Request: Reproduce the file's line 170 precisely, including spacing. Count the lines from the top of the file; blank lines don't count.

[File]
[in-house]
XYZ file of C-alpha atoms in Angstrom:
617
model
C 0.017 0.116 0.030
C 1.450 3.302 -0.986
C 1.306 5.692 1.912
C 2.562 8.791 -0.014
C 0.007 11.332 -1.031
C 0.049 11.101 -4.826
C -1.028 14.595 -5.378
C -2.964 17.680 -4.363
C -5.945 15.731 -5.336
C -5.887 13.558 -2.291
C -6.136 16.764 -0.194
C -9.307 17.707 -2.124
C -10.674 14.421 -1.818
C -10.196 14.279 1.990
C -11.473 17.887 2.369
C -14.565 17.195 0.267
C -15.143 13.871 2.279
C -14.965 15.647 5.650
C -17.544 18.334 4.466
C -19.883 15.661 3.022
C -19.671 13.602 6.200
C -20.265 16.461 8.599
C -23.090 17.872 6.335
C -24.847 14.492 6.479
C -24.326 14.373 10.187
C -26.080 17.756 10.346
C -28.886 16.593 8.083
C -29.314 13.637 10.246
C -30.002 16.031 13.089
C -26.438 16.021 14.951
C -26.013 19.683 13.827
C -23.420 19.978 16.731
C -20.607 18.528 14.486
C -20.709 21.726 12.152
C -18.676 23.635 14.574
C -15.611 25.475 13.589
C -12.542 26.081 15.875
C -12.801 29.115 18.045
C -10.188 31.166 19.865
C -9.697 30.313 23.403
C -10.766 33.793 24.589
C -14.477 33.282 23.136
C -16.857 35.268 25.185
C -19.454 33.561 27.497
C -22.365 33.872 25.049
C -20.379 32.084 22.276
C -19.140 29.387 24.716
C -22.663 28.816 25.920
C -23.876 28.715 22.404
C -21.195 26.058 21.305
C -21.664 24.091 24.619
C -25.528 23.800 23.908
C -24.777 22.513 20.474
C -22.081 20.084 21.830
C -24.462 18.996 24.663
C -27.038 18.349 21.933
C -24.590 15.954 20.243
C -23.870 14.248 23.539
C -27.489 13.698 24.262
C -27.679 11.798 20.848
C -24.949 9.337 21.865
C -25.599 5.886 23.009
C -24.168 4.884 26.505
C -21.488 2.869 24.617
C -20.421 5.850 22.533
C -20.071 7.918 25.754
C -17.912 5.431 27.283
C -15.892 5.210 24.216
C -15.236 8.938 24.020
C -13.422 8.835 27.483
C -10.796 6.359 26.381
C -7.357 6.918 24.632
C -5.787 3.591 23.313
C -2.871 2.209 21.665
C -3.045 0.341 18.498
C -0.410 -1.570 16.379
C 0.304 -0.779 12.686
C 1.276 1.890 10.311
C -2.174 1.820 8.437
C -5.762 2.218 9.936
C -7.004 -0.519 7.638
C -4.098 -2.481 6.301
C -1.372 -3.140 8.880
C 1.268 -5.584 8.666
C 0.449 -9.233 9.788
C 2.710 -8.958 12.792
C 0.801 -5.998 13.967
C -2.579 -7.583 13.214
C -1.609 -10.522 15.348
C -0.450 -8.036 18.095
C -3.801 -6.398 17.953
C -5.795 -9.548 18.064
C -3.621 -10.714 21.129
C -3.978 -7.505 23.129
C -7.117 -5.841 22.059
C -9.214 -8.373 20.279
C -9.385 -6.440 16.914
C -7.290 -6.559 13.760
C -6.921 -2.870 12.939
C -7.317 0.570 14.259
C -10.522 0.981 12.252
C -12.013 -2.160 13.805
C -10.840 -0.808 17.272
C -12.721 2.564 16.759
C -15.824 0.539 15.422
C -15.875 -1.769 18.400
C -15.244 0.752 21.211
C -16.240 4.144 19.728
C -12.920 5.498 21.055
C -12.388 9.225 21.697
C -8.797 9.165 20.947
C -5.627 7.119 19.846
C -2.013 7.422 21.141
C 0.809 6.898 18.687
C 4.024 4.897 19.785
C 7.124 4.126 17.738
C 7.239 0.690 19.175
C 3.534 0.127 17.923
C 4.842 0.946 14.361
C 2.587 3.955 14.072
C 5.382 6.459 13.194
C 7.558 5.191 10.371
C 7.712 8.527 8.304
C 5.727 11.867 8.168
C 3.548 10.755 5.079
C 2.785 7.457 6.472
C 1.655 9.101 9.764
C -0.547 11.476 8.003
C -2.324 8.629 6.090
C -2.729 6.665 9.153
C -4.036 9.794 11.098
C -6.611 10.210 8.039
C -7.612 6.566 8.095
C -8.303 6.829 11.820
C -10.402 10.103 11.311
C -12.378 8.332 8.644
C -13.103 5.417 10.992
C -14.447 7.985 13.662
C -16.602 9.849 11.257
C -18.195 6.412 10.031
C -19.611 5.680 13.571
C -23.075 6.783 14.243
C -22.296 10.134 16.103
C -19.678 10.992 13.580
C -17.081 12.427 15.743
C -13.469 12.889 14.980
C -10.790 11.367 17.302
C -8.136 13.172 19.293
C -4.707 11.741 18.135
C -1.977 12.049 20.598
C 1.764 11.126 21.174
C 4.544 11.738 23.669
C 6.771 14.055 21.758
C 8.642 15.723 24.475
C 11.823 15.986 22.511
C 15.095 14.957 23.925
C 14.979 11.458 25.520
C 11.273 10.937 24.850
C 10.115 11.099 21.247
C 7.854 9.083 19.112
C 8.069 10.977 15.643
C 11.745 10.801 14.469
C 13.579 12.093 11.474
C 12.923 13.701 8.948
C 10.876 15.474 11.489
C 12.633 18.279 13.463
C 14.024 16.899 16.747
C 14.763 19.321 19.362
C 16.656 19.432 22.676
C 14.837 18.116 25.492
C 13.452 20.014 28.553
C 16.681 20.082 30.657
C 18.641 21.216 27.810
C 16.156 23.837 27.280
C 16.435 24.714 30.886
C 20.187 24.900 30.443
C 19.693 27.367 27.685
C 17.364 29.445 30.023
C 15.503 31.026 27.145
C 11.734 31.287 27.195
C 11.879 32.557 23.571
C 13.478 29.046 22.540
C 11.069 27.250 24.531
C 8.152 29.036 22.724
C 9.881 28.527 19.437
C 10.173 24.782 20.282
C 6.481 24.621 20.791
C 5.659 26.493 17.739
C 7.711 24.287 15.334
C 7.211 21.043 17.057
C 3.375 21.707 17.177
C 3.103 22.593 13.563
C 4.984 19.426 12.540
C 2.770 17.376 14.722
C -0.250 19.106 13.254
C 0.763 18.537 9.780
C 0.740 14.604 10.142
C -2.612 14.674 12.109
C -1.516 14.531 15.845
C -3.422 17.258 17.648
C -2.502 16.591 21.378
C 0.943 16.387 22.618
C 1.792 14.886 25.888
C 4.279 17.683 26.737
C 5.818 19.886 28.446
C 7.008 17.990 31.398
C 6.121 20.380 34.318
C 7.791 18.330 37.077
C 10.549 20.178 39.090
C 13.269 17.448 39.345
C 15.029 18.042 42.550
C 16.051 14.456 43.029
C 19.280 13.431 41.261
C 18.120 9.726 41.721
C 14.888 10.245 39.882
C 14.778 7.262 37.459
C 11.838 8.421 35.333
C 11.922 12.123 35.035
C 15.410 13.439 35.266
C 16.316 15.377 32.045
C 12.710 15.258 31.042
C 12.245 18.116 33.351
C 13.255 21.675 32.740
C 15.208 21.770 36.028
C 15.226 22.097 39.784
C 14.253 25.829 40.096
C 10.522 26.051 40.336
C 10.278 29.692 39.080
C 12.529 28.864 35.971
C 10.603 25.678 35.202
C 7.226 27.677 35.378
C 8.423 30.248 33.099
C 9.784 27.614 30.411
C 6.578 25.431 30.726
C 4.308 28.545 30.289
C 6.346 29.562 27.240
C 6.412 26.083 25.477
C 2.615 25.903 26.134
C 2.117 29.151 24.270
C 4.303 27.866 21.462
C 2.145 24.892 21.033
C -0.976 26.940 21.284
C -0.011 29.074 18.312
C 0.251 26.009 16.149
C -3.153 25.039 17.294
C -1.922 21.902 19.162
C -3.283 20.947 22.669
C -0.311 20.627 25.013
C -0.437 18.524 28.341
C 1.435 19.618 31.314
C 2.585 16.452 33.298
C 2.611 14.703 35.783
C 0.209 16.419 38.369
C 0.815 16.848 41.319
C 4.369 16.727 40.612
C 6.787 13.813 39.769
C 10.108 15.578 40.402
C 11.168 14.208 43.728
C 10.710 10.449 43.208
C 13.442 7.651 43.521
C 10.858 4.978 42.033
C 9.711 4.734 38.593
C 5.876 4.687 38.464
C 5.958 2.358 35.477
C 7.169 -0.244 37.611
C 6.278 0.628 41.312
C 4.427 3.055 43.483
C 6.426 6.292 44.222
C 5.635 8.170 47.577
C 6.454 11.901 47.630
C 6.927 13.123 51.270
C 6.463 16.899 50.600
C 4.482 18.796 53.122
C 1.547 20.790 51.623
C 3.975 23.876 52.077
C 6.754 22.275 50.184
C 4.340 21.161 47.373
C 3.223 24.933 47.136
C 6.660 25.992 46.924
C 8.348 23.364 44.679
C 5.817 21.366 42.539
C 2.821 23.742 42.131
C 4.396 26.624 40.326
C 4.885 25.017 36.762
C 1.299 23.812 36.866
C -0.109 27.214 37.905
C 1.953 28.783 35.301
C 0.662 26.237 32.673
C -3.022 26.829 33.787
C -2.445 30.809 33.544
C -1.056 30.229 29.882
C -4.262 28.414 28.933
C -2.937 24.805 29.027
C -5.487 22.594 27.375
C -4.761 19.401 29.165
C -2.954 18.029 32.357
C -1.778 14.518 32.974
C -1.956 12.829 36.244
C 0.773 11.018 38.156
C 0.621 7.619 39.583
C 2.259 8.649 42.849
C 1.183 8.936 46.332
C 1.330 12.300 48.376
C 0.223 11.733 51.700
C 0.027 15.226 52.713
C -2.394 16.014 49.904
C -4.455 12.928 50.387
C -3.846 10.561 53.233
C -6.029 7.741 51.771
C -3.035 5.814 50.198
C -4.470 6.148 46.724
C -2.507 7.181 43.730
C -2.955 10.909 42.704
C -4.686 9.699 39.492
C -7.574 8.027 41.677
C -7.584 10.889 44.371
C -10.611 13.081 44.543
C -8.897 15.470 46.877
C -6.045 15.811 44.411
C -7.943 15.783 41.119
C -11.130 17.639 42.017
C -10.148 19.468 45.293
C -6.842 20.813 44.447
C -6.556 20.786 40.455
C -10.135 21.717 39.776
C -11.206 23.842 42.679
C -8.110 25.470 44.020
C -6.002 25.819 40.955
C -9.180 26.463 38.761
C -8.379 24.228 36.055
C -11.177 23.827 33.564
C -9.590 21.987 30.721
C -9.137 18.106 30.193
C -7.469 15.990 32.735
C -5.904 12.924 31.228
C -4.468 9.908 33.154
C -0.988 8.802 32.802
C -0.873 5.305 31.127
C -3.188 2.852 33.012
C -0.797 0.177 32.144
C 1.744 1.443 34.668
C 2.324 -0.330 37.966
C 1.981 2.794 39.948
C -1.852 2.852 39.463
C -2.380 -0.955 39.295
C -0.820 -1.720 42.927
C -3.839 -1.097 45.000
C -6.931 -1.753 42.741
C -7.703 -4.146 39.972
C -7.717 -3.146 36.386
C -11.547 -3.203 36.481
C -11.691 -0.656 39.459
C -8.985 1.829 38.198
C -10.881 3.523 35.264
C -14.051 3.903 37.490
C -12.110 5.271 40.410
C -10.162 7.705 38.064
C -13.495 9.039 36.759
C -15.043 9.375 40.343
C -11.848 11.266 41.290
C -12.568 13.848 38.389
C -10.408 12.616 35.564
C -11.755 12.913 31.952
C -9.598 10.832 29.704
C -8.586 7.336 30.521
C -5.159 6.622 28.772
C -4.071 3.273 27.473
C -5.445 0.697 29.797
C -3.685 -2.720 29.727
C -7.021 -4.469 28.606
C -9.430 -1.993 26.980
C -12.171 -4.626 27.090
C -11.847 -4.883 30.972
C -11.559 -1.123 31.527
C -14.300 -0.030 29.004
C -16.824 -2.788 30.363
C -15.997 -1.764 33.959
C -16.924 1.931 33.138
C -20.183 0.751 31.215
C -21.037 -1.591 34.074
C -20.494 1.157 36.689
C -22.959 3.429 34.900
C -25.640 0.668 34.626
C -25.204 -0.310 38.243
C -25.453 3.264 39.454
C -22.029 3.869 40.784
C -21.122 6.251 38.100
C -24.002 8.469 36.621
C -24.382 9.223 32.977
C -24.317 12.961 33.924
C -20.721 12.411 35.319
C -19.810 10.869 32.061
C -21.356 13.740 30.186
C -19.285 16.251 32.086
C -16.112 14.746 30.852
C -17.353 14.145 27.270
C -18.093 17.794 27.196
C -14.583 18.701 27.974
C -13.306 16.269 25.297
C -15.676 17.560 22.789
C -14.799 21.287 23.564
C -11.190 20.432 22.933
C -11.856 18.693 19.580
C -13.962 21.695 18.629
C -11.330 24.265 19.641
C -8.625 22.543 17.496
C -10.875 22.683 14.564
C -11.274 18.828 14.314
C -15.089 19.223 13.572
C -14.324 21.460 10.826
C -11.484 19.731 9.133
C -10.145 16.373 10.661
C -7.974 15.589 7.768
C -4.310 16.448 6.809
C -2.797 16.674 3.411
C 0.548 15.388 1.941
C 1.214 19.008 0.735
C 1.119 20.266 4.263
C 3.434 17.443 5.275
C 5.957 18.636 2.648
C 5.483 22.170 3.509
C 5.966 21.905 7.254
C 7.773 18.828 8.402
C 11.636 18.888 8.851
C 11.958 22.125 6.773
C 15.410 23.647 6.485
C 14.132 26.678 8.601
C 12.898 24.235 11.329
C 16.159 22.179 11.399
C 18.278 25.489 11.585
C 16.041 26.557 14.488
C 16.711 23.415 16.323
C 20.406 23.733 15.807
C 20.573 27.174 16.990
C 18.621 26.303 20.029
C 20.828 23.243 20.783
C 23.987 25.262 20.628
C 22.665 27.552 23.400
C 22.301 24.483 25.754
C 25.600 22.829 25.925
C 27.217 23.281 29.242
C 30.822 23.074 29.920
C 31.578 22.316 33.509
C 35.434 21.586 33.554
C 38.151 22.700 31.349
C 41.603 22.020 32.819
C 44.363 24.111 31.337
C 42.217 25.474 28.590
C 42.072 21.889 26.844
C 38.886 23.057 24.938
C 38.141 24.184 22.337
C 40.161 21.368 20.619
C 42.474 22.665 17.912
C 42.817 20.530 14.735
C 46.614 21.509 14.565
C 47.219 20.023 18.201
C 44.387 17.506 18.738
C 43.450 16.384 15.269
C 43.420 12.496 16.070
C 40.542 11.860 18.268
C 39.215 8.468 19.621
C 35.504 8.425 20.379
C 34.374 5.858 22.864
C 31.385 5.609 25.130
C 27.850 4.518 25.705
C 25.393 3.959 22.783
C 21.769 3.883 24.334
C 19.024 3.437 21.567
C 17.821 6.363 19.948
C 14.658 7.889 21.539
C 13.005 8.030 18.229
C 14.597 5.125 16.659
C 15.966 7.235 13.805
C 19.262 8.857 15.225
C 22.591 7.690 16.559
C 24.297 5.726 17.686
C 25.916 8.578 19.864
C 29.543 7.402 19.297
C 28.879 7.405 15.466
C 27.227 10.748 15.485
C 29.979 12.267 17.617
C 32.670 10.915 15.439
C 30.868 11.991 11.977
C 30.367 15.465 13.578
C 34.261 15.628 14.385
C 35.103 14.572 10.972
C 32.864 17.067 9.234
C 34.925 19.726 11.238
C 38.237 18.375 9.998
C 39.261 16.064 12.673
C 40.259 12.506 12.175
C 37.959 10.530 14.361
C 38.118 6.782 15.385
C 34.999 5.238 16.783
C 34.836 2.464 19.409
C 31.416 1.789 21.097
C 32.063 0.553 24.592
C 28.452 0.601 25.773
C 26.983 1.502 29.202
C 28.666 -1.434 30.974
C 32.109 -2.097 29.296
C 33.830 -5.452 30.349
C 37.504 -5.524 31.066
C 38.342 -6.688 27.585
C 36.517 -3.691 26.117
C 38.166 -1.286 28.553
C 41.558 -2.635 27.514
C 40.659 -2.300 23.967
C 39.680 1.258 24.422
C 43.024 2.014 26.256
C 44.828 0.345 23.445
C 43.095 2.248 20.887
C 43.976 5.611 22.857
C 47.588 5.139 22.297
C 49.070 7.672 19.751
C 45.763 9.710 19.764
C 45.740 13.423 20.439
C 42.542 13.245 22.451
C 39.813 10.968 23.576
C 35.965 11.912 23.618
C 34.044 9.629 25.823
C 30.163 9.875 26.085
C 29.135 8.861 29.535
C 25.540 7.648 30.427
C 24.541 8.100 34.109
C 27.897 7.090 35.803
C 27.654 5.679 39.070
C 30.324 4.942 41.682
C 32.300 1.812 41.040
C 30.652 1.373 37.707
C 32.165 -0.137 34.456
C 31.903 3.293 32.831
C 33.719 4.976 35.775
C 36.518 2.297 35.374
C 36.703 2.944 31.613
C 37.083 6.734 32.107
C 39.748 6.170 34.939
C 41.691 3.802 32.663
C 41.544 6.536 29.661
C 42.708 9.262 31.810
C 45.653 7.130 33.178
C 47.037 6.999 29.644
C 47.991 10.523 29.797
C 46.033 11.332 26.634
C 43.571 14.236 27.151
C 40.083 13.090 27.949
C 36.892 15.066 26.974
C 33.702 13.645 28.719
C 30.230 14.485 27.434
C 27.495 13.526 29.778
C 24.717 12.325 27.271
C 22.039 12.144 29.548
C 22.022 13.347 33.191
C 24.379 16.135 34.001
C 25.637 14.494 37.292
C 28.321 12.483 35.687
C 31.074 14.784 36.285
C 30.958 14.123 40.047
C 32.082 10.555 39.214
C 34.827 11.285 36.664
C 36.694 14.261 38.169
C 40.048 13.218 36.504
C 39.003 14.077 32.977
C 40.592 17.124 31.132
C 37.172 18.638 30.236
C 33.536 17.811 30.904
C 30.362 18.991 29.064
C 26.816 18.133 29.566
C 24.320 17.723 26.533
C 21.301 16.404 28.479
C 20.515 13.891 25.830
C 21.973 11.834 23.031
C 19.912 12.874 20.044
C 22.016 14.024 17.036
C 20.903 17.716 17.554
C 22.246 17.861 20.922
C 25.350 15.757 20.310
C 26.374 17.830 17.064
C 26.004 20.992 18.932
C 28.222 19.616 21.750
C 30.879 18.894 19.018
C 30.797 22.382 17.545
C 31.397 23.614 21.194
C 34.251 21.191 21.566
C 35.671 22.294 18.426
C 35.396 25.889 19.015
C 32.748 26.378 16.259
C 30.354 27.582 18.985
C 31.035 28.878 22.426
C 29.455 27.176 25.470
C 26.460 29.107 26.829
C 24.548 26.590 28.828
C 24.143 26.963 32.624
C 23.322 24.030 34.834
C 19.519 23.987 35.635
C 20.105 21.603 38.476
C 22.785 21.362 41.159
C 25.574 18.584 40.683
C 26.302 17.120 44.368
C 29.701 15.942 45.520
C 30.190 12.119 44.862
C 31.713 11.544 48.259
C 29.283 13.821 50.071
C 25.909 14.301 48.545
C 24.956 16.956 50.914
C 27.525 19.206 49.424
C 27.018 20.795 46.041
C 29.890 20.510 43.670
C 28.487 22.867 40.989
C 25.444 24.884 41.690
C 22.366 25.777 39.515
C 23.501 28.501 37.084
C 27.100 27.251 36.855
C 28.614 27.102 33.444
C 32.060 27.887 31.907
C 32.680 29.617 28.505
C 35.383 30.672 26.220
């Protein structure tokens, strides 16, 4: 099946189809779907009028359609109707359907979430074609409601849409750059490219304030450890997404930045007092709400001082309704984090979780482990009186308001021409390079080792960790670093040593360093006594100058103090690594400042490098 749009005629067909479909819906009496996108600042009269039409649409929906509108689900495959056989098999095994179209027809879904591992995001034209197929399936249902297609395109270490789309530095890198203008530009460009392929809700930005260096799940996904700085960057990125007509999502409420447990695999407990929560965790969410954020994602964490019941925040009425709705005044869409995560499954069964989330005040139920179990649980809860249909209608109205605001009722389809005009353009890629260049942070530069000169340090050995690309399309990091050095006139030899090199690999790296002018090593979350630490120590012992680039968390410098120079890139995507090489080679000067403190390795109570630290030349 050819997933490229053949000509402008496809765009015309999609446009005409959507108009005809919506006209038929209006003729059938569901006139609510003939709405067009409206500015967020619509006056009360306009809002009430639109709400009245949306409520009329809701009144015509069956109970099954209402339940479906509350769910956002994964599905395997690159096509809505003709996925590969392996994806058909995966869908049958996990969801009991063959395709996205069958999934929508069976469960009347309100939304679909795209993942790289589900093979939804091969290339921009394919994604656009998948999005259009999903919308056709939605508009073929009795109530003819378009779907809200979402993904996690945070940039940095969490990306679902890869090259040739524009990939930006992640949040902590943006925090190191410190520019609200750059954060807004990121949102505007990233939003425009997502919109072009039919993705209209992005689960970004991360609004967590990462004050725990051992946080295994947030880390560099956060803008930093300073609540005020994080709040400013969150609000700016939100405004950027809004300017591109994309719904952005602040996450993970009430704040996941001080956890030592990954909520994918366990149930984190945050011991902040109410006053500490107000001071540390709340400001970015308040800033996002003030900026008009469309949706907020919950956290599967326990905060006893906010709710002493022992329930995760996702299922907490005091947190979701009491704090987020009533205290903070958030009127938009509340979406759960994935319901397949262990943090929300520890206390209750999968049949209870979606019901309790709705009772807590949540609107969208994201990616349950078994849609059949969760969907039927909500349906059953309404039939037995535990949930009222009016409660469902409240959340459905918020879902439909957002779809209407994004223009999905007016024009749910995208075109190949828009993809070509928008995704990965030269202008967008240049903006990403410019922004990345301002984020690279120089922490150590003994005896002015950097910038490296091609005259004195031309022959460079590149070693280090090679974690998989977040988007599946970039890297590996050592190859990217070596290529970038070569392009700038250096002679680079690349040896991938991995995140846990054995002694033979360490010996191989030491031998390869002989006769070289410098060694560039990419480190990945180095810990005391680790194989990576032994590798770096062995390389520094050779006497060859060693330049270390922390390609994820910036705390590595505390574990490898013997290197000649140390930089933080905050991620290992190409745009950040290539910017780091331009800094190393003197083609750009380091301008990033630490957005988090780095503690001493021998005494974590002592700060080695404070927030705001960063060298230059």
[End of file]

C 12.633 18.279 13.463